Bowling also will see an MHSAA Tournament change, as the Team Regional format will mirror the long-standing Team Final with teams playing eight Baker games and two regular games at both levels. And as also applied during the fall girls season, there is a new qualification process for divers seeking to advance to Lower Peninsula Boys Swimming & Diving Finals. In each of the three divisions, each Regional will be guaranteed 10 qualifiers for the Finals, with six more “floating” qualifier entries to be distributed to the Regionals that have one of the previous year’s top six returning Finals divers in their fields. If a team changes division from the previous season, any floating top-six spots are added to the six already allowed in the school’s new division.
A gymnastics rules change provides an opportunity for additional scoring during the floor exercise. A dance passage requirement was added in place of the former dance series requirement to encourage creativity and a more artistic use of dance. The dance passage requires gymnasts to include two Group 1 elements – one a leap with legs in cross or side split position, the other a superior element.
In competitive cheer, the penalty for going over the time limit in each round was adjusted to one penalty point for every second over the time limit, not to exceed 15 points. The new time limit rule is more lenient than the past penalty, which subtracted points based on ranges of time over the limit.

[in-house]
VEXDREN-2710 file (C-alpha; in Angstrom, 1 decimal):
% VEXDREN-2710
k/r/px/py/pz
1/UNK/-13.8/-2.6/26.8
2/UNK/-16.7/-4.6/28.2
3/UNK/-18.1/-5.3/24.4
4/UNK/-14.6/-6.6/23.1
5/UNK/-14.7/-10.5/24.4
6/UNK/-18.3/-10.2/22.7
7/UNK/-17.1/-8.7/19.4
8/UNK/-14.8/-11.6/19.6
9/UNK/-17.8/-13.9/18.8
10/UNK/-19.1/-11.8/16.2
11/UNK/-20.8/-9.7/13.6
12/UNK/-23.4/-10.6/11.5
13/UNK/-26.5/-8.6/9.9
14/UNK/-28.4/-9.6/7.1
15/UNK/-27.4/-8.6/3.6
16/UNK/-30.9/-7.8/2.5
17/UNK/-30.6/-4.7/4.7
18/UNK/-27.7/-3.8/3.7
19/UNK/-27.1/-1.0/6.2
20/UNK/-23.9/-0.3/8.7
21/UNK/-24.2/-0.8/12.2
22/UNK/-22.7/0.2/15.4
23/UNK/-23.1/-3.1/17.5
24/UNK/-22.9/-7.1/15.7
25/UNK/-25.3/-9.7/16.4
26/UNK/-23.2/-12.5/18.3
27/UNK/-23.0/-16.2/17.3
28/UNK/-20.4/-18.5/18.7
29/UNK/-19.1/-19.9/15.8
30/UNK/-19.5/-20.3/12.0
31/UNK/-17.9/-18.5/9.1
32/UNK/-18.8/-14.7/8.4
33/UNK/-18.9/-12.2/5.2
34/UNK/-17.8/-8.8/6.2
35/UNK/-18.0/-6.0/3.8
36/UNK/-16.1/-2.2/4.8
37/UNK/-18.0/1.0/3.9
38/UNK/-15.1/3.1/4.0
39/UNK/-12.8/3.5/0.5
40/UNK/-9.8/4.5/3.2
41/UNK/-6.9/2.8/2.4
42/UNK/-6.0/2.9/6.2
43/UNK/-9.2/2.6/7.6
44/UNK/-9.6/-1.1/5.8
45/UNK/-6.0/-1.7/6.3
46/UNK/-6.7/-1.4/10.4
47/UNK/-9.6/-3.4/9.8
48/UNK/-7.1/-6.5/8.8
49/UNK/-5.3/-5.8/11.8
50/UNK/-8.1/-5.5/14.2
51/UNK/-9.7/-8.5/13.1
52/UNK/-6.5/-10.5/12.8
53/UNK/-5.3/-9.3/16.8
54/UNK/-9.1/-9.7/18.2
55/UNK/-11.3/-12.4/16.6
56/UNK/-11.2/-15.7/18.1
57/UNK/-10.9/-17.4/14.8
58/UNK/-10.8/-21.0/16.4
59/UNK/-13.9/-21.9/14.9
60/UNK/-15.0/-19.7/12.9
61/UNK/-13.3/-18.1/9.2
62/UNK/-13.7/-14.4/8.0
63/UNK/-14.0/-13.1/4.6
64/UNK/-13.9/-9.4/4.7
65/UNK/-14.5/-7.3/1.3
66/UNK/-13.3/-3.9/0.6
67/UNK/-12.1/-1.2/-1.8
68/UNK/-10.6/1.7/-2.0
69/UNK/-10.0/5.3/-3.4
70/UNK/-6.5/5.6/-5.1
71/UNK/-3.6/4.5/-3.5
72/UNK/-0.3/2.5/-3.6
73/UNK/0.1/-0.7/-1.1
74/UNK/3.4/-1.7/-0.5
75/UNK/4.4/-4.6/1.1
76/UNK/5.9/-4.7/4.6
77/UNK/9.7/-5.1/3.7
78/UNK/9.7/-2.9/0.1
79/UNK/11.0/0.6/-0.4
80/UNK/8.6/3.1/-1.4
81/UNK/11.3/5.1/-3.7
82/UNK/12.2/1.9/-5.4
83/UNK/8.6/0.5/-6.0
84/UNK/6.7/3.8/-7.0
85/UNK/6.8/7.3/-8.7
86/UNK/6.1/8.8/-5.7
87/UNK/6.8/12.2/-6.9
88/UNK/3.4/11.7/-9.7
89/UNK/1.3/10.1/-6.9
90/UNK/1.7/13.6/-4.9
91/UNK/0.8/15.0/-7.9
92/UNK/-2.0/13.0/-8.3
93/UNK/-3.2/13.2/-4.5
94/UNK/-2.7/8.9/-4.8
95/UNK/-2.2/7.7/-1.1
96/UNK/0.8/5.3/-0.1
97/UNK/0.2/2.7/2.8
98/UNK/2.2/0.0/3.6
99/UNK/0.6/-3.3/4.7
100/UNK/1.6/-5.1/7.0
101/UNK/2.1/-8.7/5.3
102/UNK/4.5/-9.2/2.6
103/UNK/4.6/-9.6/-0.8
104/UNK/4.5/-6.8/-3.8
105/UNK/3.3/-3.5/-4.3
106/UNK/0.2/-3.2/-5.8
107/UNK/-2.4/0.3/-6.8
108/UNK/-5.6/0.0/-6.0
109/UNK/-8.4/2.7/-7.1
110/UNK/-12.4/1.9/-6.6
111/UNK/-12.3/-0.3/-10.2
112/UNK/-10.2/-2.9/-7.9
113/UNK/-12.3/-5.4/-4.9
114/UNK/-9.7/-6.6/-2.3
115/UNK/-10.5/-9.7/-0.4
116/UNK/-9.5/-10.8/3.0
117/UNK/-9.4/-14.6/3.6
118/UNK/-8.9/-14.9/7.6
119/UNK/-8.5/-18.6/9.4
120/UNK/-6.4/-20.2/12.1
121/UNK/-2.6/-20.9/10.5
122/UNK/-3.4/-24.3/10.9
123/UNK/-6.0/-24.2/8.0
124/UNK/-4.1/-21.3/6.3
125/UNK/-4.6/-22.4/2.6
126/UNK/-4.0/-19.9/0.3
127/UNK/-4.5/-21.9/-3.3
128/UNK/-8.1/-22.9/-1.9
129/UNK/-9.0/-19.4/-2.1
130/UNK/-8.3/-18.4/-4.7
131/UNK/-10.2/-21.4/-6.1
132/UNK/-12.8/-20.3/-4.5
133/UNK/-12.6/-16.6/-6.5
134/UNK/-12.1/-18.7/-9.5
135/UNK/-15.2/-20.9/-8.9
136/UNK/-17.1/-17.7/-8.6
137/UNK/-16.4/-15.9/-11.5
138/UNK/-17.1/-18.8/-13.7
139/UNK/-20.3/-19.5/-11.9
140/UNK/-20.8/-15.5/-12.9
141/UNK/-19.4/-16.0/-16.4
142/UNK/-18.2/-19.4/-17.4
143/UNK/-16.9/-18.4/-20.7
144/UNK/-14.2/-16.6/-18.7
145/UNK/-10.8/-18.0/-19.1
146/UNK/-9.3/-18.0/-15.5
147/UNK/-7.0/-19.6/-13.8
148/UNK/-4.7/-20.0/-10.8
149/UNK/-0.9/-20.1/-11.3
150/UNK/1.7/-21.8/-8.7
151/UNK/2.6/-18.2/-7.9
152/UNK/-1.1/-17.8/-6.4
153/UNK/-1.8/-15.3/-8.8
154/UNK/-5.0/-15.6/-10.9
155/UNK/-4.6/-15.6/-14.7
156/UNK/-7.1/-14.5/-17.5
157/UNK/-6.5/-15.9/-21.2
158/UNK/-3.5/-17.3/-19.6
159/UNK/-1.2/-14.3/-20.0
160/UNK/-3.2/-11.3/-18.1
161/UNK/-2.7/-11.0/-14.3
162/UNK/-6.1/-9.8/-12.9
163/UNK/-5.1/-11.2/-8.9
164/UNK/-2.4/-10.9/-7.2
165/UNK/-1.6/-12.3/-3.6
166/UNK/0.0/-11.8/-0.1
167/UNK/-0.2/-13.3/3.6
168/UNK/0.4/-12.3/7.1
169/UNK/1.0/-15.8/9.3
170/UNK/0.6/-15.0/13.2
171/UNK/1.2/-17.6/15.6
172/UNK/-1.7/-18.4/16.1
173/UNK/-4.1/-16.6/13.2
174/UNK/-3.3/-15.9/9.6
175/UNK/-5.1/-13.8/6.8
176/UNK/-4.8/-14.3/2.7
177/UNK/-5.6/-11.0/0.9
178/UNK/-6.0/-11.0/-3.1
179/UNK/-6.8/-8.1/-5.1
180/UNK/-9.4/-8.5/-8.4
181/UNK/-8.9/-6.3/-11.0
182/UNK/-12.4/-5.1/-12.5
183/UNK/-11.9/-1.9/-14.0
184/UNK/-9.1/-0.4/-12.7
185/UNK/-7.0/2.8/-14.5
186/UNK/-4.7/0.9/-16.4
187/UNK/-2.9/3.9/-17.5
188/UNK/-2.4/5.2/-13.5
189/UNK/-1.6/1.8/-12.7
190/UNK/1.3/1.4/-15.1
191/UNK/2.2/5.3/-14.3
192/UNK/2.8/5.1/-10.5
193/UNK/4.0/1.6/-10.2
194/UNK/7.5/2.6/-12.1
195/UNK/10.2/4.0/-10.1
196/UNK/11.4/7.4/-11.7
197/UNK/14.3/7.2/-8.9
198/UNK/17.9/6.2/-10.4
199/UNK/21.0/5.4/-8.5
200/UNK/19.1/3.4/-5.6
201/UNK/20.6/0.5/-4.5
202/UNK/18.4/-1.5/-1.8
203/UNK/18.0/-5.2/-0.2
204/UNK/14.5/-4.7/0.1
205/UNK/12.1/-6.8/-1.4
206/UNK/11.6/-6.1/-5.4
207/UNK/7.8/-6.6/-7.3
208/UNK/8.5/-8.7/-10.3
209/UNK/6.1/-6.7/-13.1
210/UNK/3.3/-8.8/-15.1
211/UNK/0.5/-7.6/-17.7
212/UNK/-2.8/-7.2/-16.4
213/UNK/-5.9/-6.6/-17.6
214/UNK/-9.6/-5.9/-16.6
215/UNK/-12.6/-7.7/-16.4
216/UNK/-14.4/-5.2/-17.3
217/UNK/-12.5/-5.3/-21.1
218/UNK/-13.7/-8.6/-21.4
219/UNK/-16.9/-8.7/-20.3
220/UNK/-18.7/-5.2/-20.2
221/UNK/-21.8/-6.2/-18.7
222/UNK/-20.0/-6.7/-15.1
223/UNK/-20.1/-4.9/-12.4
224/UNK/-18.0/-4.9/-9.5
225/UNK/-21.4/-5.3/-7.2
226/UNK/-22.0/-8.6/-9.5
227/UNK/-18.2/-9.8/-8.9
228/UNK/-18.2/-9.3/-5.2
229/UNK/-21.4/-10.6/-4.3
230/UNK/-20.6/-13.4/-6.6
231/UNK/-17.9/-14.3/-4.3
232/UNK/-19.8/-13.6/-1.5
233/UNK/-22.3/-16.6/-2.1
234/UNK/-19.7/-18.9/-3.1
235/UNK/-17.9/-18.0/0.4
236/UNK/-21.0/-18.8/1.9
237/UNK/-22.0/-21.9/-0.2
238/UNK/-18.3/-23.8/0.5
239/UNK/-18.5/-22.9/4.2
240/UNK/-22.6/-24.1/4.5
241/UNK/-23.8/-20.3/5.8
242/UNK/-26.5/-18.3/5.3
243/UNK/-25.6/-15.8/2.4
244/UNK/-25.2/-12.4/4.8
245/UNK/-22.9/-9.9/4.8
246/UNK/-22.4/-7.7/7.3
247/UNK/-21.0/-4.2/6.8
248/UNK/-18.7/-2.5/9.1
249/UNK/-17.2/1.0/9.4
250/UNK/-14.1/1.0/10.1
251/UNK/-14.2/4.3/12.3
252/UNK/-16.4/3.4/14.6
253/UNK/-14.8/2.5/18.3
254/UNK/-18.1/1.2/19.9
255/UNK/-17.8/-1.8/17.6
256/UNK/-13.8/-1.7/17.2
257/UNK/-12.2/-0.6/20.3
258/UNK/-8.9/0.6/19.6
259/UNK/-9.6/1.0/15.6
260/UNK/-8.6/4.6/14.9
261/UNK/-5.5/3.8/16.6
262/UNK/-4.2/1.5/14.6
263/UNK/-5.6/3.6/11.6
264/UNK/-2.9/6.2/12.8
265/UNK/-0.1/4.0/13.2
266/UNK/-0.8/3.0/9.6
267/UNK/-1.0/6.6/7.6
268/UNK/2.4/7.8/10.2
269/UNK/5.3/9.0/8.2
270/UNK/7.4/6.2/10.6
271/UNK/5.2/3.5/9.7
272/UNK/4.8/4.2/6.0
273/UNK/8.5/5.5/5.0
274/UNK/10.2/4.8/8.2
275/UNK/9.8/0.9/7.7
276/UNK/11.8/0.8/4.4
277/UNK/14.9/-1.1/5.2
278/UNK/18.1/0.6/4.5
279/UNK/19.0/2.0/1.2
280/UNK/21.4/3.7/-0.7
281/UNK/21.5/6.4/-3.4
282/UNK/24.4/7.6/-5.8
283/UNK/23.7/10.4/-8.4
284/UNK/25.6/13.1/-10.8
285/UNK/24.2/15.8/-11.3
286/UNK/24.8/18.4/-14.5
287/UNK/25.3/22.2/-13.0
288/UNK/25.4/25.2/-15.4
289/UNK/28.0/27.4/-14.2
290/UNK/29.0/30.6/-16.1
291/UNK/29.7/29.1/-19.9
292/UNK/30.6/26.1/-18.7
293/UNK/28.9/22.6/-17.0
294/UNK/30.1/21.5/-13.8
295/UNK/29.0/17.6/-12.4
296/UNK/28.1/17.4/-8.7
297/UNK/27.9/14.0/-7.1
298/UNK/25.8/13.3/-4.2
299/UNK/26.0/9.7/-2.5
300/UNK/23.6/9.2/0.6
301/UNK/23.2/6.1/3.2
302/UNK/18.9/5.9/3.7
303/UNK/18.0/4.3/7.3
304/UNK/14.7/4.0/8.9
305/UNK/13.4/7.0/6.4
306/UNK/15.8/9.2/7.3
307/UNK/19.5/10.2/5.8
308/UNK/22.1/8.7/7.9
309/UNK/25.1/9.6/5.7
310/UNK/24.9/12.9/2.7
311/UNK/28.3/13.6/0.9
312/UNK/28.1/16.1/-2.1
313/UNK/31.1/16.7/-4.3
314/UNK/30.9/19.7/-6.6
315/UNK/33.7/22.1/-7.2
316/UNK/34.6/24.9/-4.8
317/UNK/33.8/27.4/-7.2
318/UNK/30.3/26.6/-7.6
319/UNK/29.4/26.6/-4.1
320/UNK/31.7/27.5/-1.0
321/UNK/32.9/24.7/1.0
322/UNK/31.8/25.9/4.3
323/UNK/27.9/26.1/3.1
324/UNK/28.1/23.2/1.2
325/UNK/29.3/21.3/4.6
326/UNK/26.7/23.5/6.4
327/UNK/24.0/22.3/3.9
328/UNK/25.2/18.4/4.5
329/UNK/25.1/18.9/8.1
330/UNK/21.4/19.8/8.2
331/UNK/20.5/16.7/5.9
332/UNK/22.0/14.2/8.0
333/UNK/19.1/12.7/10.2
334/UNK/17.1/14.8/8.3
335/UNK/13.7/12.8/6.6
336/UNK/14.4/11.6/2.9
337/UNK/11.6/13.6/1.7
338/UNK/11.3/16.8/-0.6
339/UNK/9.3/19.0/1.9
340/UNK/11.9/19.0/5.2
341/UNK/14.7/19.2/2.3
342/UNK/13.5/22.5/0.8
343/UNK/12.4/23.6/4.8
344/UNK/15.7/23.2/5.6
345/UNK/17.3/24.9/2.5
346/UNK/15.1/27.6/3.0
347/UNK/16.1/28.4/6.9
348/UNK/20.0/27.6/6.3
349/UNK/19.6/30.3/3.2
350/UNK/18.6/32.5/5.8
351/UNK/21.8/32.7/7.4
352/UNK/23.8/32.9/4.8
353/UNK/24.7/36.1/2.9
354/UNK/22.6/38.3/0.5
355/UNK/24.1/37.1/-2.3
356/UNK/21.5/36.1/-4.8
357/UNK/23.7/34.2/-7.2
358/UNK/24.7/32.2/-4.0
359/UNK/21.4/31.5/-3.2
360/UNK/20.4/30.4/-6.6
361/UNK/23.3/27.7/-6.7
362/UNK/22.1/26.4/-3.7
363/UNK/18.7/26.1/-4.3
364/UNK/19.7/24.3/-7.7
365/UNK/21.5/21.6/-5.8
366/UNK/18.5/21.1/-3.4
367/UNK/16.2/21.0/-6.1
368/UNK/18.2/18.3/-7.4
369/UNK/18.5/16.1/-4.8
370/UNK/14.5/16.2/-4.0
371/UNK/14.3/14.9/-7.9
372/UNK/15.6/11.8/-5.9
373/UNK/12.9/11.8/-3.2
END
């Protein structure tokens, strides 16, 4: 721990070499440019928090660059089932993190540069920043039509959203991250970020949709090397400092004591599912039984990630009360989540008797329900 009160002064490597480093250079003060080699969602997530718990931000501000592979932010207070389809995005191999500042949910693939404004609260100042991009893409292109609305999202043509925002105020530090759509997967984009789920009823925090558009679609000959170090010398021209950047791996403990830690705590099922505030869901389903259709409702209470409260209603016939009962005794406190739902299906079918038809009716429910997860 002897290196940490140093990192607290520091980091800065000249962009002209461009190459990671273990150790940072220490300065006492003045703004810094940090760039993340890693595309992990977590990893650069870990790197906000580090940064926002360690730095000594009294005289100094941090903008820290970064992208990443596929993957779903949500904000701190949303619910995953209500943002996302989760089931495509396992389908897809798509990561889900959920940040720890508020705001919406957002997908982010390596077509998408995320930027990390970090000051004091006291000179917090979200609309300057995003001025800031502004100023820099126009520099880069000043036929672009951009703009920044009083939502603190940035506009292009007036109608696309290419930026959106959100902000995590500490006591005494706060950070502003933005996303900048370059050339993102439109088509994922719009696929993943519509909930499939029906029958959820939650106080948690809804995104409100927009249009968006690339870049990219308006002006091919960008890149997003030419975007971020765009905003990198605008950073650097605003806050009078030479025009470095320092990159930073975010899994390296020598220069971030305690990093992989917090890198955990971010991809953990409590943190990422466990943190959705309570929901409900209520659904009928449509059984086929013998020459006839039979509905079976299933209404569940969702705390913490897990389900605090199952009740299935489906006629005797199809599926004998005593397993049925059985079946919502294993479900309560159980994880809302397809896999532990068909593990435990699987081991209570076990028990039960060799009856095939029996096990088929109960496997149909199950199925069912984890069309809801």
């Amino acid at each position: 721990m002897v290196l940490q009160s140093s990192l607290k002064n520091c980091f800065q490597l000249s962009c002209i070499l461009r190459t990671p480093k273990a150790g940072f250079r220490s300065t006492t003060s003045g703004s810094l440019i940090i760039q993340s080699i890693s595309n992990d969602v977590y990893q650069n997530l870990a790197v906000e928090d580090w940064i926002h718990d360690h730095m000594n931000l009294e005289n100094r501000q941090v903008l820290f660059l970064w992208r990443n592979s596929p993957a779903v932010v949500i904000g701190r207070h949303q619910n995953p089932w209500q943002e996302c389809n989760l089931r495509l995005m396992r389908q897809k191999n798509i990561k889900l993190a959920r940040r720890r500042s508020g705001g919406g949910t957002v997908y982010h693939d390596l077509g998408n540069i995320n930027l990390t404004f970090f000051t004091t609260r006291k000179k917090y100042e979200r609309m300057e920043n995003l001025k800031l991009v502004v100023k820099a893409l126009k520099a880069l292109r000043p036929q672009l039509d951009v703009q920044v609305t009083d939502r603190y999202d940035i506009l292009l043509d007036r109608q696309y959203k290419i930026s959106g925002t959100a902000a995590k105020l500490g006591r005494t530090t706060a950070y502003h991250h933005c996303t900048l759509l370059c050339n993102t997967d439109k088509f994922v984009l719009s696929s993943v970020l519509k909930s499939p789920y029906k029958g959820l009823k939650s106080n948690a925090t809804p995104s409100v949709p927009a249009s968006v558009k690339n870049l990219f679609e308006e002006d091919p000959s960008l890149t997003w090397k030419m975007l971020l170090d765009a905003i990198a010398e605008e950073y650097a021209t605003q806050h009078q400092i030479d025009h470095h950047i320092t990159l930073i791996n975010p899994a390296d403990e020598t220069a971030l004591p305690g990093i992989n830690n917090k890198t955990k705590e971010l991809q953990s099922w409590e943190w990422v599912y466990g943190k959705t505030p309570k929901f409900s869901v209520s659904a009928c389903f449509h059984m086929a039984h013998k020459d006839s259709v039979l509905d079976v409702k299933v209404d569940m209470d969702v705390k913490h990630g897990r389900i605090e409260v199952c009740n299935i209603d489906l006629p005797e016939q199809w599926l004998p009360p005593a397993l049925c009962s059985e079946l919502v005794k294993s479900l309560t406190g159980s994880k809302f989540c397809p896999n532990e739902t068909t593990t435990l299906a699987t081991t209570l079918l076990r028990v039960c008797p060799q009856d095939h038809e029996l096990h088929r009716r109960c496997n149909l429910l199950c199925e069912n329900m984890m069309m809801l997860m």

The 2022-23 Winter campaign culminates with postseason tournaments, as the championship schedule begins with the Upper Peninsula Girls & Boys Swimming & Diving Finals on Feb. 18 and wraps up with the Boys Basketball Finals on March 25. Here is a complete list of winter tournament dates:
Districts – March 6, 8, 10
Regionals – March 13, 15
Quarterfinals – March 21
Semifinals – March 23-24
Finals – March 25
Districts – Feb. 27, March 1, 3
Regionals – March 7, 9
Quarterfinals – March 14
Semifinals – March 16-17
Finals – March 18
Regionals – Feb. 24-25
Finals – March 3-4
District – Feb. 17-18
Regionals – Feb. 25
Finals – March 2-3
Regionals – March 4
Finals – March 10-11
Regionals – Feb. 20-March 1
Quarterfinals – March 4
Semifinals – March 9-10
Finals – March 11
Regionals – Feb. 13-17
Finals – Feb. 27
Swimming & Diving
Upper Peninsula Girls/Boys Finals – Feb. 18
Lower Peninsula Boys Diving Regionals – March 2
Lower Peninsula Boys Finals – March 10-11
Wrestling – Team
Districts – Feb. 8-9
Regionals – Feb. 15
Finals – Feb. 24-25
Wrestling – Individual
Districts – Feb. 11
Regionals – Feb. 18
Finals – March 3-4
The MHSAA is a private, not-for-profit corporation of voluntary membership by more than 1,500 public and private senior high schools and junior high/middle schools which exists to develop common rules for athletic eligibility and competition. No government funds or tax dollars support the MHSAA, which was the first such association nationally to not accept membership dues or tournament entry fees from schools. Member schools which enforce these rules are permitted to participate in MHSAA tournaments, which attract more than 1.3 million spectators each year.